Once again it was pretty clear from the interview that the Nordic countries stand strongly for democracy, focusing on social sectors to strengthen national institutions and – at the government’s behest – to increase investment in infrastructure, energy and growth.

Anna-Karin Lampou (MJ, 2013) in the Nepal countryside.

Anna-Karin Lampou (MJ, 2013) in the Nepal countryside.

December 20

Thursday – Today is the big deadline day as the paper goes to print in the afternoon. Can’t wait to see my byline in Friday’s paper!

Thursdays are very dynamic in the office. It’s a small team so the editor, reporters, and designer work closely together with editing, proofreading, and final cuts.

Apart from some proofreading, I spent most of the day writing my story, transcribing the interviews (which takes ages) and doing some other research.

Everyone is competing against the electric power outage that can hit anytime. Ctrl-S (to save our work on the computer) quickly becomes a mantra.

December 21

Friday – I finally got a hold of Nepal’s foreign aid division for my story on Nordic aid.

I got a driver to take me through the tight security controls at the Ministry of Finance for an interview with the chief of foreign aid. Like many other people I talked to, he had hope for Nepal’s future, but emphasized some crucial steps that Nepal has to take in order to reach its development targets.

It’s such a great opportunity to be here and meet all of these people who share their viewpoints on Nepal.

[Lampou’s story on Nordic aid to Nepal may be read here.]

28 December 2012

Diary of an Intern at The Nepali Times

Anna-Karin Lampou, a Master of Journalism student from Sweden, is interning at the Nepali Times in Kathmandu, Nepal for six weeks over winter break. Here is what it was like for her last week: December 16 Sunday […]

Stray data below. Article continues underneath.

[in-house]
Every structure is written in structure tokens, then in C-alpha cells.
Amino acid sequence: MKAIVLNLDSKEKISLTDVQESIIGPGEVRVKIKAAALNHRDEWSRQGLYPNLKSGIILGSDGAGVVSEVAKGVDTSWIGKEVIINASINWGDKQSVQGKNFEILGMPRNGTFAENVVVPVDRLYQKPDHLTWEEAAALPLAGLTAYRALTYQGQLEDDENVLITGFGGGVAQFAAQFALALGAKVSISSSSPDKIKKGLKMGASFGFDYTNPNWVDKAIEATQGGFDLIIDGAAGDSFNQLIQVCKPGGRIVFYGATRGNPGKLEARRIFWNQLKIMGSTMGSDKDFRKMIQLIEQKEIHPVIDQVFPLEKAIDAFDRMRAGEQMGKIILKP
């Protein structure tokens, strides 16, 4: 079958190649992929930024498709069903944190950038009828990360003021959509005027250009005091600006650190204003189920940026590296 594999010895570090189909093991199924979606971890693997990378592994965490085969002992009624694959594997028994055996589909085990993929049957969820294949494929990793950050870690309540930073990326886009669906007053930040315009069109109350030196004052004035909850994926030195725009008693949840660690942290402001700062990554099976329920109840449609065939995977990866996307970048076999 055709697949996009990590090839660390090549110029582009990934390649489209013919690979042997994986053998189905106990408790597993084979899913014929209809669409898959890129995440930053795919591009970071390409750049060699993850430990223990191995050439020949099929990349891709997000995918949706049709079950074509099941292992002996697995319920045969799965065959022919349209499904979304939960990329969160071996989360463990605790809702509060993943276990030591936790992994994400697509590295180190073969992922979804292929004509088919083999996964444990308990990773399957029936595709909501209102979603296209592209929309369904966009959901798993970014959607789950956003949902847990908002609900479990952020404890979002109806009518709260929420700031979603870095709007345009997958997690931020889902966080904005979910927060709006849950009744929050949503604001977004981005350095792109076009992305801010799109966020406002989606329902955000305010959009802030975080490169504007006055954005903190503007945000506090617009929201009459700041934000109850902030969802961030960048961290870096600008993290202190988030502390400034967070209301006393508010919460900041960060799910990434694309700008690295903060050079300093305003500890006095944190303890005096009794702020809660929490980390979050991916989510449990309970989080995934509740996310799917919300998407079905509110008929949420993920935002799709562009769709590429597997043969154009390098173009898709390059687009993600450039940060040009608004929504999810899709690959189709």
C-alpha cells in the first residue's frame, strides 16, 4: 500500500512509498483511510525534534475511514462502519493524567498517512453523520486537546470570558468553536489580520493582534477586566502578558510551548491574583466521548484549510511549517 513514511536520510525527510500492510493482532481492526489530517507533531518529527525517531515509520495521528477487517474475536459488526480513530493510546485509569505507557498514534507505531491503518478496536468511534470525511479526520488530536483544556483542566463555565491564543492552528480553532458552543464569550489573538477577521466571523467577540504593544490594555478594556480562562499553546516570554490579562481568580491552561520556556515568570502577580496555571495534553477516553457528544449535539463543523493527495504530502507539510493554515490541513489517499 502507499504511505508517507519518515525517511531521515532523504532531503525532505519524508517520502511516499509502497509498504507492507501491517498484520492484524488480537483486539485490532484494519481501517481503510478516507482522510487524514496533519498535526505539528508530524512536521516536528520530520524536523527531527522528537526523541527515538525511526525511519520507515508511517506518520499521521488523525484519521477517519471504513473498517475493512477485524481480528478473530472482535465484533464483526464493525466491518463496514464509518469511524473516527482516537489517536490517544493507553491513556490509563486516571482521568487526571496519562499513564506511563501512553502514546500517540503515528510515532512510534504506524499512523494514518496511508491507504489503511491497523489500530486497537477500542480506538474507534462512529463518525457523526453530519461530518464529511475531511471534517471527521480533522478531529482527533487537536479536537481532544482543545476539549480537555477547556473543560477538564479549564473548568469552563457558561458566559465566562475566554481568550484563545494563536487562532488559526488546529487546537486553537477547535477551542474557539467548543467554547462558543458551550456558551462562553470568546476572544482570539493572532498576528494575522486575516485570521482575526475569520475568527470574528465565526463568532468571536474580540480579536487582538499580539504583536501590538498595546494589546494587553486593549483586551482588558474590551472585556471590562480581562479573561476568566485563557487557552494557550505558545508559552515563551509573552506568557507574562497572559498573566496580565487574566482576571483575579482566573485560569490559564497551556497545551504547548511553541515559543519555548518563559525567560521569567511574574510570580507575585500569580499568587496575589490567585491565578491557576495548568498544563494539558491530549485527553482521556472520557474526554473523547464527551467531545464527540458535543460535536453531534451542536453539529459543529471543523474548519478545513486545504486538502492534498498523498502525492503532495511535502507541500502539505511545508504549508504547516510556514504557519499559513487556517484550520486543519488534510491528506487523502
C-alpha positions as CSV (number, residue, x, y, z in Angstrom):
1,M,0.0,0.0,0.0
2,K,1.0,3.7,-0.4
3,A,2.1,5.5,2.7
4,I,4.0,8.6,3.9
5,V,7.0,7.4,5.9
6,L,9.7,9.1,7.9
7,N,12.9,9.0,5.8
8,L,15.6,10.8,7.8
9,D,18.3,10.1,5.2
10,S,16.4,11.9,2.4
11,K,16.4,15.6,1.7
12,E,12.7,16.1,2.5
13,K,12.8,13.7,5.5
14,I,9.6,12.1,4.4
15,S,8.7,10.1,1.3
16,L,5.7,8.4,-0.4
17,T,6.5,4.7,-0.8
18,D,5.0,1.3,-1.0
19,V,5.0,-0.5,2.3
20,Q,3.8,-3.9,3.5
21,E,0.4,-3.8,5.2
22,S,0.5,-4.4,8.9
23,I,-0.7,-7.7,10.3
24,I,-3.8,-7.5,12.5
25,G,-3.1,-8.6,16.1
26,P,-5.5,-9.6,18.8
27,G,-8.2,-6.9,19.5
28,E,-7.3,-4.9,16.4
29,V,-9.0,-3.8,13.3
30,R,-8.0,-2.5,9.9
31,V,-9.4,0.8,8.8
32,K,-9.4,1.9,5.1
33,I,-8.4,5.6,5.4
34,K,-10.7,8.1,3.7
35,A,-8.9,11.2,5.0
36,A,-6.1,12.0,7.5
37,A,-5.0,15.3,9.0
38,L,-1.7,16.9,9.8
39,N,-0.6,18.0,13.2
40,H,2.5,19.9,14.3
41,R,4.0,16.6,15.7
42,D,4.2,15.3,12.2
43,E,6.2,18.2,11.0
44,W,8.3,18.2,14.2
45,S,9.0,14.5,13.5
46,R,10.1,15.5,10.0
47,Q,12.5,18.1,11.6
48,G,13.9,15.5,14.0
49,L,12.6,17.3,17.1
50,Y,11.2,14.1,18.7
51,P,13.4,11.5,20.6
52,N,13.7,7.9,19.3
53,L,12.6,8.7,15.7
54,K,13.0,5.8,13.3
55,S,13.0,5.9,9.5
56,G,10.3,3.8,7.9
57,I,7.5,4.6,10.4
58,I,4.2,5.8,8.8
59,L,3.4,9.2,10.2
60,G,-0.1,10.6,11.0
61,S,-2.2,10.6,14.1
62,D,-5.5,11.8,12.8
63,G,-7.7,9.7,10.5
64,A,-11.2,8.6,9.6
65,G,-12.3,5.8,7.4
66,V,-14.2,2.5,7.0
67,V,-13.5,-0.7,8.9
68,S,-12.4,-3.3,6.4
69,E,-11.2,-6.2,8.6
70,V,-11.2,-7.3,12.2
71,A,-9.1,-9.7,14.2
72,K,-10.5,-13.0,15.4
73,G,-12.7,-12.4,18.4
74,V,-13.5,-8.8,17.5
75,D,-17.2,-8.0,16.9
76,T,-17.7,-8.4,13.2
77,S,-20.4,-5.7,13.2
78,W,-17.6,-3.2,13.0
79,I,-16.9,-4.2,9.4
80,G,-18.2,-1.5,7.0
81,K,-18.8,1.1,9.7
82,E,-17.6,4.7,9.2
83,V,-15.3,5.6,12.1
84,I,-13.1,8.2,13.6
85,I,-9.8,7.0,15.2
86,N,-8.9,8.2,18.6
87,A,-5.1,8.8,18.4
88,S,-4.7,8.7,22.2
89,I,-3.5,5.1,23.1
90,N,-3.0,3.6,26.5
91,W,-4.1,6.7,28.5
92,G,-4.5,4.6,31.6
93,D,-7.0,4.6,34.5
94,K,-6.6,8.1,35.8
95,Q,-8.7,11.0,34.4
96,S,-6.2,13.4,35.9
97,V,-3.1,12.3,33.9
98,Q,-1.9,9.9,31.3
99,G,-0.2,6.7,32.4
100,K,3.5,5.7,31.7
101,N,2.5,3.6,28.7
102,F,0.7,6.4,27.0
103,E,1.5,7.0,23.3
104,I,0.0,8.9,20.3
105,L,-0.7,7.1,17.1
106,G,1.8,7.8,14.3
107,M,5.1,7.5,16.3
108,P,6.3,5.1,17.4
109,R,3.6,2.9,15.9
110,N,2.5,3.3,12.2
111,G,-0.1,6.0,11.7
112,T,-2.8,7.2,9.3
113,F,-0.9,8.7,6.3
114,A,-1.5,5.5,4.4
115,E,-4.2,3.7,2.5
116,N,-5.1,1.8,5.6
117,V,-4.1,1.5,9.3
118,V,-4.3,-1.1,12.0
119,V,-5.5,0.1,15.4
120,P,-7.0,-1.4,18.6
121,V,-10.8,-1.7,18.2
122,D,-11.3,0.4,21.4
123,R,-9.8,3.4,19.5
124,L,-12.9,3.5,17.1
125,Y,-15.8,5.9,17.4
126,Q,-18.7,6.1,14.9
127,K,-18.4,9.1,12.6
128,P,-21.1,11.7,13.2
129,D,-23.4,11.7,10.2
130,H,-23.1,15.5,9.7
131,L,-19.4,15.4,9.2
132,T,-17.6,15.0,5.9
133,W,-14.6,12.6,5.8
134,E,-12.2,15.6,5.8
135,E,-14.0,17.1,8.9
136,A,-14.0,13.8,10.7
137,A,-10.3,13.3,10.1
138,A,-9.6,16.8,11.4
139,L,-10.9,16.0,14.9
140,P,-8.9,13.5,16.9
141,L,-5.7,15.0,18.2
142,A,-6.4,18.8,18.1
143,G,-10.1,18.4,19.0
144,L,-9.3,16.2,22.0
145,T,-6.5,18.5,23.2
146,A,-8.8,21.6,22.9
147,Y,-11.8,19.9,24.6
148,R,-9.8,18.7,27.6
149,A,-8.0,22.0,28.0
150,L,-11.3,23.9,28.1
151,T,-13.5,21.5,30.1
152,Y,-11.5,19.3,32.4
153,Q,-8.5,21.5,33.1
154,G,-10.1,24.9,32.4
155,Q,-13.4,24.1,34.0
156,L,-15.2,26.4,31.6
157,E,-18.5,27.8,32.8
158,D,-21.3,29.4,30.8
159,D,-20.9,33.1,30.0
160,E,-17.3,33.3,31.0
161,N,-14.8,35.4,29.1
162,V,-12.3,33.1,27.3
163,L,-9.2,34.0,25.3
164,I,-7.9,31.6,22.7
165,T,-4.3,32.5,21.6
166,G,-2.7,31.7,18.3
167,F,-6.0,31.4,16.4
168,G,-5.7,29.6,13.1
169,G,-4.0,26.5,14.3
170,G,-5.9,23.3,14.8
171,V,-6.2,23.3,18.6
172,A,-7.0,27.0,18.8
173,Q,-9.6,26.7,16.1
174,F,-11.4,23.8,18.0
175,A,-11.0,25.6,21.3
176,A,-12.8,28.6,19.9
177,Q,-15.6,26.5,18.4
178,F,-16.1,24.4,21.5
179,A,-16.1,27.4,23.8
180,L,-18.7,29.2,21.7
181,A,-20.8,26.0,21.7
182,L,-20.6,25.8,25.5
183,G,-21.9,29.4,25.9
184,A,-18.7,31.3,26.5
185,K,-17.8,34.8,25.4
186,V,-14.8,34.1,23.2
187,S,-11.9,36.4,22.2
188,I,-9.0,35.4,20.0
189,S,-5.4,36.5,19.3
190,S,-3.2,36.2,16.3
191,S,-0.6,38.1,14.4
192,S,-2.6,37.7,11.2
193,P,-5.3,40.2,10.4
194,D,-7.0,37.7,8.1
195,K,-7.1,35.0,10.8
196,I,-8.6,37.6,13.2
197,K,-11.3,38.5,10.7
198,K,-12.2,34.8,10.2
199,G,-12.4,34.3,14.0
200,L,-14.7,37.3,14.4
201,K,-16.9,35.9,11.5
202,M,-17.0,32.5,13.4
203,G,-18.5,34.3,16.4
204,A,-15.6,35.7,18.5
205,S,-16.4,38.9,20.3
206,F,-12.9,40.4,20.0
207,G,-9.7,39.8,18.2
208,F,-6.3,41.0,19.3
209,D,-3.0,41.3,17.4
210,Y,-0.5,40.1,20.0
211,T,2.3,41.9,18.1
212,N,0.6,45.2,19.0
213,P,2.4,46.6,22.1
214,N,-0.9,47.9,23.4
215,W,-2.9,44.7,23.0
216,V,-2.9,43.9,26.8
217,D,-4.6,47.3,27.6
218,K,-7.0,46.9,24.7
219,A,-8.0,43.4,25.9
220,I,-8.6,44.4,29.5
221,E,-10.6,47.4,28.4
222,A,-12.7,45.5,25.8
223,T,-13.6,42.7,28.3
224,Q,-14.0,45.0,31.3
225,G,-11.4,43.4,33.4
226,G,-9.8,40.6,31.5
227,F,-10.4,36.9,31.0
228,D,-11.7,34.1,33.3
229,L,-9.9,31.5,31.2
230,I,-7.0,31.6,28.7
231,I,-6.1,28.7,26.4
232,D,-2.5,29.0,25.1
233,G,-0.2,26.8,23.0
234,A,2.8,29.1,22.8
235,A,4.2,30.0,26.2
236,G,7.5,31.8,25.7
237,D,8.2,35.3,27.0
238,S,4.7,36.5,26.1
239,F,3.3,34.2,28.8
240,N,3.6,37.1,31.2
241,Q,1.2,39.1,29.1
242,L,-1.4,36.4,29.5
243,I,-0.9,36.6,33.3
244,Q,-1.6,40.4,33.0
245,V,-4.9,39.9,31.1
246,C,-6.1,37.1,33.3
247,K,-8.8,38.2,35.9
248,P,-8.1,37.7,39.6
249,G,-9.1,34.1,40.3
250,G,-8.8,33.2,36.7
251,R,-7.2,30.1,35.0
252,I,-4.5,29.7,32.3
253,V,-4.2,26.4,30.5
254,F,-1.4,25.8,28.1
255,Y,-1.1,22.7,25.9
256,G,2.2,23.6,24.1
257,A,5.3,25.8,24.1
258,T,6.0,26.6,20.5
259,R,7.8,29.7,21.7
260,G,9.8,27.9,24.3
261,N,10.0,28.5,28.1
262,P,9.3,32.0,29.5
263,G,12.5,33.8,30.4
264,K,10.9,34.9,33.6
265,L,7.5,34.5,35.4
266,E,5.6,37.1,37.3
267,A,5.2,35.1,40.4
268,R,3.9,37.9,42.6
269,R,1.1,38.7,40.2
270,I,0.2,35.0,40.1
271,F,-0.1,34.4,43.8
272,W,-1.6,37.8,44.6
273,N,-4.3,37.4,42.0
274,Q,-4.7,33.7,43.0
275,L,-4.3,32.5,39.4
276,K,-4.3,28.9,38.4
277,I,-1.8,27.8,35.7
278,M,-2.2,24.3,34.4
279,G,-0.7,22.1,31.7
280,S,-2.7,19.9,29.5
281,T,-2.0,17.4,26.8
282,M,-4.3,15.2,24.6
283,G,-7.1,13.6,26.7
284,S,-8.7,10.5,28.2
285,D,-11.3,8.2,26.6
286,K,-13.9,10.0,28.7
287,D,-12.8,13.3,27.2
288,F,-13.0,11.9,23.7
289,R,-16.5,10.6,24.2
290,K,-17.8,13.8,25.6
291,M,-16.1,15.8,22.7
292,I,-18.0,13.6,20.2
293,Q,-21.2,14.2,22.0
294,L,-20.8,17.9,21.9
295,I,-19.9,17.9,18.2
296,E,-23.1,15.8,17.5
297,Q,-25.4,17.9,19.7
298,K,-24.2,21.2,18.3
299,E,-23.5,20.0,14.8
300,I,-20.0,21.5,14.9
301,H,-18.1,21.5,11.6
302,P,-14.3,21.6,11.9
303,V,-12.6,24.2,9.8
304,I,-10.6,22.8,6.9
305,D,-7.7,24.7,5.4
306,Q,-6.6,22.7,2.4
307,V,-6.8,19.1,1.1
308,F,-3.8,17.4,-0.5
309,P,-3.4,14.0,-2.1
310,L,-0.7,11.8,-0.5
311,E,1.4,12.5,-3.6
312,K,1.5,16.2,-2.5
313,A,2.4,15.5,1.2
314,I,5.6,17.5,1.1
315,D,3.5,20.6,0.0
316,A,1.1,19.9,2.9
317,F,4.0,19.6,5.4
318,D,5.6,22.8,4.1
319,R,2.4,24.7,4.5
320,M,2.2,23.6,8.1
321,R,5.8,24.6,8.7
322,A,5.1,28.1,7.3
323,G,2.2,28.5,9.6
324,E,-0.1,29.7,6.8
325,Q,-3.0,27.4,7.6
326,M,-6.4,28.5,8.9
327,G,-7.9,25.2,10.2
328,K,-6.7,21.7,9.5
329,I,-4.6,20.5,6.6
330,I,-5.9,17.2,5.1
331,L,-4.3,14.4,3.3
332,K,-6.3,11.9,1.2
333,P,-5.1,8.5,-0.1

20 December 2012

JMSC Students Clinch Record 70 Internships in 10 Different Countries

JMSC students have landed 70 internships at media companies in 10 countries over the fall semester and winter break. The number of internships is a quarter higher than last year and the highest for one […]
20 December 2012

Diary of an Intern at The Myanmar Times

Tony Yoo, an Australian who entered the Master of Journalism programme at the JMSC this year on a Data Journalism Scholarship funded by Google, is interning at The Myanmar Times in Yangon, Burma during the […]
19 December 2012

Master of Journalism Programme Admission Briefing

Are you intellectually curious? Are you persistent? Do you want to get to the true story behind events? If so journalism might be the career for you. Come find out more at the Journalism and Media Studies Centre Master of Journalism Programme Admission Briefing.
11 December 2012

Academic Predicts China’s Censors Will Loosen the Gag

China’s strict censorship of the media will ease somewhat under the incoming leadership, a journalism professor at Fudan University predicts. The Chinese government will adopt more liberal censorship policies because it has reached a level where it […]
9 December 2012

JMSC Students Go Gangnam Style with Korean Rapper PSY

Five JMSC Bachelor of Journalism students got Gangnam Style with South Korean Rapper PSY last Friday during the Mnet Asian Music Awards (MAMA), which were held at the Hong Kong Convention and Exhibition Centre in Wan […]
4 December 2012

Dec 7: Talk – What Leadership Changes in China mean for Media

Doug Young, a journalism professor at Fudan University, will deliver a talk at the JMSC about the recent leadership changes in China on Friday, December 7, 2012. Seven of the nine members of the Politburo […]
2 December 2012

Journalists in High Demand for Digital and Data Skills

Journalists with skills in digital technology and data analysis are in high demand, and going to become more valuable in the future, according to the Associated Press’s Global Interactive Editor. There is a growing trend in journalism toward […]